It’s been quite a while since I fished the Green River – and it was certainly nice to return. The section of the Green we fished are directly below the Flaming Gorge Dam. The Green is a big river stretching over 700 miles and weaves its way from Wyoming, Utah and Colorado before it meets the Colorado River. The river below the dam is broken into three distinct sections:
The A section starts at Flaming Gorge Dam and ends at the Little Hole take out. From there the B section starts and runs nine miles to Browns Park. The C section starts at Browns Park and terminates 12 miles downstream.
In the sections we fished (A and B), this river is known for really clear water, a very dense fish-per-river-mile count, spectacular canyon views and a proliferation of wildlife along the banks. In addition to float fishing from a raft or dory, there are other ample options to hike into different sections on foot.
From the moment we pushed off to when we pulled the boat from the take-out, the views and looming red rock canyons that towered above us were outstanding.
Camping & Fishing
I was lucky enough to be invited on the trip by a crew of seasoned anglers who had fished the Green on a number of occasions and who had a well-thought-out plan. We’d float the A section on day one and set up camp at the top of the B section. On day two, we simply took our boat from the camp side of the river to the opposite bank, dropped the anchor, and spent the remainder of the day walking, wading, and casting. On day three we’d break down camp and float the remaining miles of the B section.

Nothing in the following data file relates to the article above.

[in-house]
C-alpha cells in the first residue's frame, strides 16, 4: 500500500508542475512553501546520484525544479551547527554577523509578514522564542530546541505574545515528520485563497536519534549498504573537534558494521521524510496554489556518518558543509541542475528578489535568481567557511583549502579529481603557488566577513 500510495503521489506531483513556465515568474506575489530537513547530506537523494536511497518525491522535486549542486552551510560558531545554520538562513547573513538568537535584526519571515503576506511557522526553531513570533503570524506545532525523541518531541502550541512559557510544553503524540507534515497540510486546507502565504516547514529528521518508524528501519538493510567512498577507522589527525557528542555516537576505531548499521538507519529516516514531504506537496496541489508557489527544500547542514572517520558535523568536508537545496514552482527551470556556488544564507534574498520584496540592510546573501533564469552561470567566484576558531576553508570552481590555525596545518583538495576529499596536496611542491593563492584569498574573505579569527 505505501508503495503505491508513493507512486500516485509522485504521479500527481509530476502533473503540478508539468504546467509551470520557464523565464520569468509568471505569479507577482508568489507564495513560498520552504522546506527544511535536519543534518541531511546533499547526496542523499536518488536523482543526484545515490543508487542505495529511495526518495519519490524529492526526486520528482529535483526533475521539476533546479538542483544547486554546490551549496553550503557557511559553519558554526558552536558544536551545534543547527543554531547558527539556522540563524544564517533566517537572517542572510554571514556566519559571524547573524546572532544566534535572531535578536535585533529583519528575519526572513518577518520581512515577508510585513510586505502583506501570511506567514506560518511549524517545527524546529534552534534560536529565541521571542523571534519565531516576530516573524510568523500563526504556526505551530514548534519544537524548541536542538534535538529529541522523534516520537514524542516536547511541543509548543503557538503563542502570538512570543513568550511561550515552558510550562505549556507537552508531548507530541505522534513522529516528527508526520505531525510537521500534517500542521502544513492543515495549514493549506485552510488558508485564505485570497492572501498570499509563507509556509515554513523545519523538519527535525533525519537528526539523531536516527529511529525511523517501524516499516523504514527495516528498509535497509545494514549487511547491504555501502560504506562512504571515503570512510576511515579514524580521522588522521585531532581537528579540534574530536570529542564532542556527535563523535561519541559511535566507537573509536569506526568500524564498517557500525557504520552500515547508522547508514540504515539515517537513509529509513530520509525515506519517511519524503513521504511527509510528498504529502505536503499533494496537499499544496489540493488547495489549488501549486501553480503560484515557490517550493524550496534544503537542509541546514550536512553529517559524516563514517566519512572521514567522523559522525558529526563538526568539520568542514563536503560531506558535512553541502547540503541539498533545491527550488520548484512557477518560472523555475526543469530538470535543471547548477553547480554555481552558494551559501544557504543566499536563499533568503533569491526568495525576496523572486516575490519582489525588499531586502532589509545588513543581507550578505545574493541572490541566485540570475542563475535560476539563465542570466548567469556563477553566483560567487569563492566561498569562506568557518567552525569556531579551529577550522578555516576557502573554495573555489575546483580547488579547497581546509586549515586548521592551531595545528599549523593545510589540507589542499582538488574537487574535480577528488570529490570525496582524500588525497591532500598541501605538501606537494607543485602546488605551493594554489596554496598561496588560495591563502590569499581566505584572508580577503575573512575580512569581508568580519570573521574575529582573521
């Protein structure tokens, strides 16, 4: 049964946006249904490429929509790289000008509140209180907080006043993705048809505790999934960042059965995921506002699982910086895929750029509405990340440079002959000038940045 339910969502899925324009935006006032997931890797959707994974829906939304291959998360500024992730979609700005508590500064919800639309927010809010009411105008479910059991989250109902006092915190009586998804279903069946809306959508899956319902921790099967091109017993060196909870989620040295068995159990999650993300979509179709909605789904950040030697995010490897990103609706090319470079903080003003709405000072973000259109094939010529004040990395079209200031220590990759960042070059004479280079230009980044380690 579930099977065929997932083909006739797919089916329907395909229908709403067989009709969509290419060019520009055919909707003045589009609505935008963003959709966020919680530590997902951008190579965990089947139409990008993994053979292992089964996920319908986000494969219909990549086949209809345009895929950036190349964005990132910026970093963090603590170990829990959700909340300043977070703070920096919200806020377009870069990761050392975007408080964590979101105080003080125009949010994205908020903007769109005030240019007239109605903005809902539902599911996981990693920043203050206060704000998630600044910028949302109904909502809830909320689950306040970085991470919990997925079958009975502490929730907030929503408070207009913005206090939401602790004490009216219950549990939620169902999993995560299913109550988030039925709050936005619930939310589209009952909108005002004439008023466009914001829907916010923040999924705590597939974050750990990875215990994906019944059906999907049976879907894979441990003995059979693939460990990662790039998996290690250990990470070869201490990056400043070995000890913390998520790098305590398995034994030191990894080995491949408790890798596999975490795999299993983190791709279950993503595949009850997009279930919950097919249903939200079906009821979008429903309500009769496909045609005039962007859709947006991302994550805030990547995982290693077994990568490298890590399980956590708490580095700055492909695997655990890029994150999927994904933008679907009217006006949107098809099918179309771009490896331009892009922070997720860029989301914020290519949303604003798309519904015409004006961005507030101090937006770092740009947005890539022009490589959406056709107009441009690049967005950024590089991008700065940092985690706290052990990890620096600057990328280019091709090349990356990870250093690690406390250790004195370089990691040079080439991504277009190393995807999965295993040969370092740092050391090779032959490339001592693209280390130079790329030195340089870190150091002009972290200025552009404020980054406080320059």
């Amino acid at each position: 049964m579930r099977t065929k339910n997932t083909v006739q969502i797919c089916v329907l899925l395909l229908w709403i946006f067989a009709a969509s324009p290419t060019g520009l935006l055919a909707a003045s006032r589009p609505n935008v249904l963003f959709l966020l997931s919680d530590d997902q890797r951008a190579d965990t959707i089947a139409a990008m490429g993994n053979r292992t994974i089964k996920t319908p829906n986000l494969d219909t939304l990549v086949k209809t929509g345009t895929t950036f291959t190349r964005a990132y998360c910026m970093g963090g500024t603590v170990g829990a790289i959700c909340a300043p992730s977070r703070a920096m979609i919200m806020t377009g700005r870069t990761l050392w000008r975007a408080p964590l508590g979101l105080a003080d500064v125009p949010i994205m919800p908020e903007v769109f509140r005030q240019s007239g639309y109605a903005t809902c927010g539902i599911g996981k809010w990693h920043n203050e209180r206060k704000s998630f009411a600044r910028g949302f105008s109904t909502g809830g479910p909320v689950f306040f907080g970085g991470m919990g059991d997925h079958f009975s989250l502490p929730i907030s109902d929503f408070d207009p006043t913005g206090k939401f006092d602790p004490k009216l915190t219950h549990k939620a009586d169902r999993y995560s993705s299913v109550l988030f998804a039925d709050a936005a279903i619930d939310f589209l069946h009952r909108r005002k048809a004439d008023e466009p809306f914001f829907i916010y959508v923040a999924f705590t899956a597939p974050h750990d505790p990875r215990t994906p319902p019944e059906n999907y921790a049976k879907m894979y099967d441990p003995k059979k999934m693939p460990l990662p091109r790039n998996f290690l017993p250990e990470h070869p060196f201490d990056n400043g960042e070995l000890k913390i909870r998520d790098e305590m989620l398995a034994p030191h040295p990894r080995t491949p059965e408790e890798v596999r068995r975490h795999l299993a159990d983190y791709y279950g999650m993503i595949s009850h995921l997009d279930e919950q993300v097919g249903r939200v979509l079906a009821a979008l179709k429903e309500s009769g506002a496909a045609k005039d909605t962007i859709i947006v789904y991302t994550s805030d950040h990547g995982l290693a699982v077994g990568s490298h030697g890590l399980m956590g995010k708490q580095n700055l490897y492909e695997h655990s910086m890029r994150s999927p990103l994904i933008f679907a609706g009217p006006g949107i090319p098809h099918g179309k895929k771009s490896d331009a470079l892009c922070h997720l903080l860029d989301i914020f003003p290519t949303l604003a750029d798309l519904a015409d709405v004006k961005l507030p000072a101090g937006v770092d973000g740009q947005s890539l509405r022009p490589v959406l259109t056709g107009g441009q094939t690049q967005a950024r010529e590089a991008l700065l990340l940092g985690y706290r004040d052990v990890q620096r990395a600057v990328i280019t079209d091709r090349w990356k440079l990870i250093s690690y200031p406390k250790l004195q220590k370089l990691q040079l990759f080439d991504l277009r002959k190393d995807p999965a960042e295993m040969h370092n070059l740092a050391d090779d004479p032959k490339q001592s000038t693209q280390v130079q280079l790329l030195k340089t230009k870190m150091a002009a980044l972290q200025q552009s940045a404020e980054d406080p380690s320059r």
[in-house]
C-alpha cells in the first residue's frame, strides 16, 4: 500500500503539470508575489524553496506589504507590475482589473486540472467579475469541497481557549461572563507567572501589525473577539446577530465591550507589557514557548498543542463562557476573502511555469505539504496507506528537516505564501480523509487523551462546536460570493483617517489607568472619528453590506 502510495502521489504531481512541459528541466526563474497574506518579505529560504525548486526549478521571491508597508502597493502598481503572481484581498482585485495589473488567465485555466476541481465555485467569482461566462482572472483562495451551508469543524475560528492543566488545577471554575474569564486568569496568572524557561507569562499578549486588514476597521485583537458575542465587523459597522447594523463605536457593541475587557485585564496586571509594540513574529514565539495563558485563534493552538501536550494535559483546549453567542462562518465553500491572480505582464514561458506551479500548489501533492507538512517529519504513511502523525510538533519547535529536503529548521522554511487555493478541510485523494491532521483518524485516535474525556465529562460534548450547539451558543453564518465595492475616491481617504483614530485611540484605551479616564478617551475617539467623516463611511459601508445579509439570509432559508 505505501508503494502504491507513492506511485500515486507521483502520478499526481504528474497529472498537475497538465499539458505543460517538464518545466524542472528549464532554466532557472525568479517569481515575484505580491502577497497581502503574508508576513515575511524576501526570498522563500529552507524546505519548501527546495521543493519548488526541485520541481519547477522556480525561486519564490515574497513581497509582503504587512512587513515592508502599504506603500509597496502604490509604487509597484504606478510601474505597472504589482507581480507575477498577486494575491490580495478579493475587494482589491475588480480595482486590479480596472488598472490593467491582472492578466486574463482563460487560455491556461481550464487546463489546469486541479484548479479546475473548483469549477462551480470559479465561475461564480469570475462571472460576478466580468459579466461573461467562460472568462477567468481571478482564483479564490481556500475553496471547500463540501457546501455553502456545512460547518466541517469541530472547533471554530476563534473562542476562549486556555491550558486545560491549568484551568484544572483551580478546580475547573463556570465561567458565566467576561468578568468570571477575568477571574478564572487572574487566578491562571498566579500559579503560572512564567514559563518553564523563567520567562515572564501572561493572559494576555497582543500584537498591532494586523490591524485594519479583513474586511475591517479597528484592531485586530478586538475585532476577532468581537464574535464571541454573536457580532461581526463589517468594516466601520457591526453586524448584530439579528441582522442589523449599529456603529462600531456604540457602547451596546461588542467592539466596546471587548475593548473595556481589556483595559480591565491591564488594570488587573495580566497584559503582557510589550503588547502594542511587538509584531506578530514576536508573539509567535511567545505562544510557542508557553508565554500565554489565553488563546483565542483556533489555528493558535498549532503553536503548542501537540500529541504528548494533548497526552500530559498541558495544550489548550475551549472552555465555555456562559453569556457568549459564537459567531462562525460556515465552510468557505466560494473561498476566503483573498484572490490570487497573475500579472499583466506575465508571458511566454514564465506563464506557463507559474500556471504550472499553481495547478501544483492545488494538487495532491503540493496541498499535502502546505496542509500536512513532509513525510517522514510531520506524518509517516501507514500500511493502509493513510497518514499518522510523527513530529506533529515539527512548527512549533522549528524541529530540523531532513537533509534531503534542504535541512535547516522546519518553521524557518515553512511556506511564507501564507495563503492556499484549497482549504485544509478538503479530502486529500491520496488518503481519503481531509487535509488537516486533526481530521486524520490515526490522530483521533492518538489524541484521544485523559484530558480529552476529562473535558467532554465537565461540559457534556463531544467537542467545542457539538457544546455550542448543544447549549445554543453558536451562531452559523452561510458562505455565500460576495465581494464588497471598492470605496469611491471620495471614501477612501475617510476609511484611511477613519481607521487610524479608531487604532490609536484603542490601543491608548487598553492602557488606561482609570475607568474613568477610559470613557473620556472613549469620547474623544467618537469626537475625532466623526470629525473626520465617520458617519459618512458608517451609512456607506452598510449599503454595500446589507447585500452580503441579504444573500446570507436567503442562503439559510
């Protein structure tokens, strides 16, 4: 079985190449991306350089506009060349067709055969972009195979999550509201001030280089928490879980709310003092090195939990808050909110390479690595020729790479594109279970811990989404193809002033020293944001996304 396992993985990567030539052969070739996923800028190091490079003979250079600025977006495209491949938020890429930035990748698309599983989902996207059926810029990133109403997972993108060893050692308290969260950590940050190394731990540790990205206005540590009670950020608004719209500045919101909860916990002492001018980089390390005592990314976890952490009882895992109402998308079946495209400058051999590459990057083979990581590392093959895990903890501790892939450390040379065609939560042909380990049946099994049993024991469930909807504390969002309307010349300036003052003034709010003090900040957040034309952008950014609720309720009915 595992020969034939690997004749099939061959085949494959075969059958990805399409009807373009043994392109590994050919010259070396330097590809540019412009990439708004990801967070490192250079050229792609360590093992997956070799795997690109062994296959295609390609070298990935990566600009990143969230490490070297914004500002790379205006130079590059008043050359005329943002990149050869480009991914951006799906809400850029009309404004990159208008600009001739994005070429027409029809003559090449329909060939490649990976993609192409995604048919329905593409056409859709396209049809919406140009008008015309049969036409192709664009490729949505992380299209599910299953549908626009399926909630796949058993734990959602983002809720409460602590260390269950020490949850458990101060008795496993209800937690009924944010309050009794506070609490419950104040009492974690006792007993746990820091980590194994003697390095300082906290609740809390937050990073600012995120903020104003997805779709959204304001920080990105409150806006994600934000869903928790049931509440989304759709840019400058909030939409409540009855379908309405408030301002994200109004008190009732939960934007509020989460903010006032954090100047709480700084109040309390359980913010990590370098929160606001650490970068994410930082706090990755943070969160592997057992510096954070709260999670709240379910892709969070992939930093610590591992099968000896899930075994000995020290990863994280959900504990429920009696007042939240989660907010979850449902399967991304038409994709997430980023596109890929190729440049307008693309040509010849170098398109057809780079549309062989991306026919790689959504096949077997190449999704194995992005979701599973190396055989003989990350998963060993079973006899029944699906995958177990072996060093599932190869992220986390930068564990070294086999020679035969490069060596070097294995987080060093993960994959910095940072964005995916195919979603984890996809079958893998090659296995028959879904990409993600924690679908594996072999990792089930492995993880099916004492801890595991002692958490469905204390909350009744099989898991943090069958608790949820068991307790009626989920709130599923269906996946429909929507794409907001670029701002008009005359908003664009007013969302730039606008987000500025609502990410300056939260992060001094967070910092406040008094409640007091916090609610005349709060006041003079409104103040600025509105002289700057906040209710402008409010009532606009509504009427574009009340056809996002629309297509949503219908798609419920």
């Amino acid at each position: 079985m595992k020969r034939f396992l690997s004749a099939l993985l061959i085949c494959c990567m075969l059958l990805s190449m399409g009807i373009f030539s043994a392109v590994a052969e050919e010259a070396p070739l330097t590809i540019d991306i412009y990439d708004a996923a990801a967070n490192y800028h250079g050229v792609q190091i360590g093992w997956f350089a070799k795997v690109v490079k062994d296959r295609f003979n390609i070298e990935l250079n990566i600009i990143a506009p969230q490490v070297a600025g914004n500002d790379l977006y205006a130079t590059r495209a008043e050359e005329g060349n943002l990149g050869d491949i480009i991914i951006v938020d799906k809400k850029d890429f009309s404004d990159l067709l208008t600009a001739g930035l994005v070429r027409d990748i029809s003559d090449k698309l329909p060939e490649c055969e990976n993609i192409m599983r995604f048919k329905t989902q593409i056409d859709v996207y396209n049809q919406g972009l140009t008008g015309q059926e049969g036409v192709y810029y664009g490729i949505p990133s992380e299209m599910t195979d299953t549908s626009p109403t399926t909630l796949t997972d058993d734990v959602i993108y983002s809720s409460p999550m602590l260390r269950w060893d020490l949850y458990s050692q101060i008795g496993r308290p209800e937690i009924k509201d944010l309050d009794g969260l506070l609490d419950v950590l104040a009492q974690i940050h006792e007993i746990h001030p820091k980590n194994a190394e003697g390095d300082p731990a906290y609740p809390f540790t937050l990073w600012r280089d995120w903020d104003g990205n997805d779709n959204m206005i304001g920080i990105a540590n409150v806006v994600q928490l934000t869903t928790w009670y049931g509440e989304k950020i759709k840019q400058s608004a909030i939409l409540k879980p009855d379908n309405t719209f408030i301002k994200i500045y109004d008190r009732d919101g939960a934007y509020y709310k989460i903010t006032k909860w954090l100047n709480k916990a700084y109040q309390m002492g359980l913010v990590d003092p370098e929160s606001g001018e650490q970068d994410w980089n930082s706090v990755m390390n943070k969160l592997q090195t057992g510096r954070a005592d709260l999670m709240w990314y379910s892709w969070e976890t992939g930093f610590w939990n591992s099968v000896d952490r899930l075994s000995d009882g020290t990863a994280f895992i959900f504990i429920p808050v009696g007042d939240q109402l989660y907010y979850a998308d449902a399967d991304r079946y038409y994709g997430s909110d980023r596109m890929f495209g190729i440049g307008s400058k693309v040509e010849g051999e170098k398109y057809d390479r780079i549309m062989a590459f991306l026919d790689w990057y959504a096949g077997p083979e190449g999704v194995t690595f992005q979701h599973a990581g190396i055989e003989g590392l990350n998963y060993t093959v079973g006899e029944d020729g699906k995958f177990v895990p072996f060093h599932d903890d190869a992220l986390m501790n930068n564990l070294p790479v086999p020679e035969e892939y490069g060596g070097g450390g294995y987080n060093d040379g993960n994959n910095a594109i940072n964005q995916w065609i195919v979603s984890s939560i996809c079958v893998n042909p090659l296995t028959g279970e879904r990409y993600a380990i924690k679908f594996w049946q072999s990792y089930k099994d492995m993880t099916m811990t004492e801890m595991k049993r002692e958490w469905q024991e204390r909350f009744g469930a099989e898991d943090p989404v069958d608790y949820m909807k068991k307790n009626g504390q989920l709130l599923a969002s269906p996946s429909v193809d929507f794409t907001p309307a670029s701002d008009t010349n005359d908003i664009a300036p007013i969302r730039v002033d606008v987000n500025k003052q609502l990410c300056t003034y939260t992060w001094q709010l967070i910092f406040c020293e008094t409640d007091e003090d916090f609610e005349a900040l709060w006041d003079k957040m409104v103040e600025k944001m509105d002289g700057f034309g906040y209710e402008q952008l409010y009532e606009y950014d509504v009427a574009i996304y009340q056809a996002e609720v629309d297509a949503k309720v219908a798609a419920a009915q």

Another trip highlight: just sitting around a roaring campfire again. It’s been too long.
Over the course of our three days we caught fish using a number of different methods. I was expecting a lot of rainbows but turned out that we saw more brown trout on this trip. The blue-winged olive hatch that occurred mid-day was the main event. We were able to pick off fish in very technical soft water flats where presentations had to be just about perfect – or you’d put the fish down. We also picked up fish on dry-dropper rigs and a few in very deep runs using a standard two fly nymph rig with split shot to get the bugs down fast. The streamer bite was surprisingly slow but I was able to experience a fantastic grab by a 17” brown that ate a black leech pattern on the swing using a two-handed switch rod – for me that was a day maker.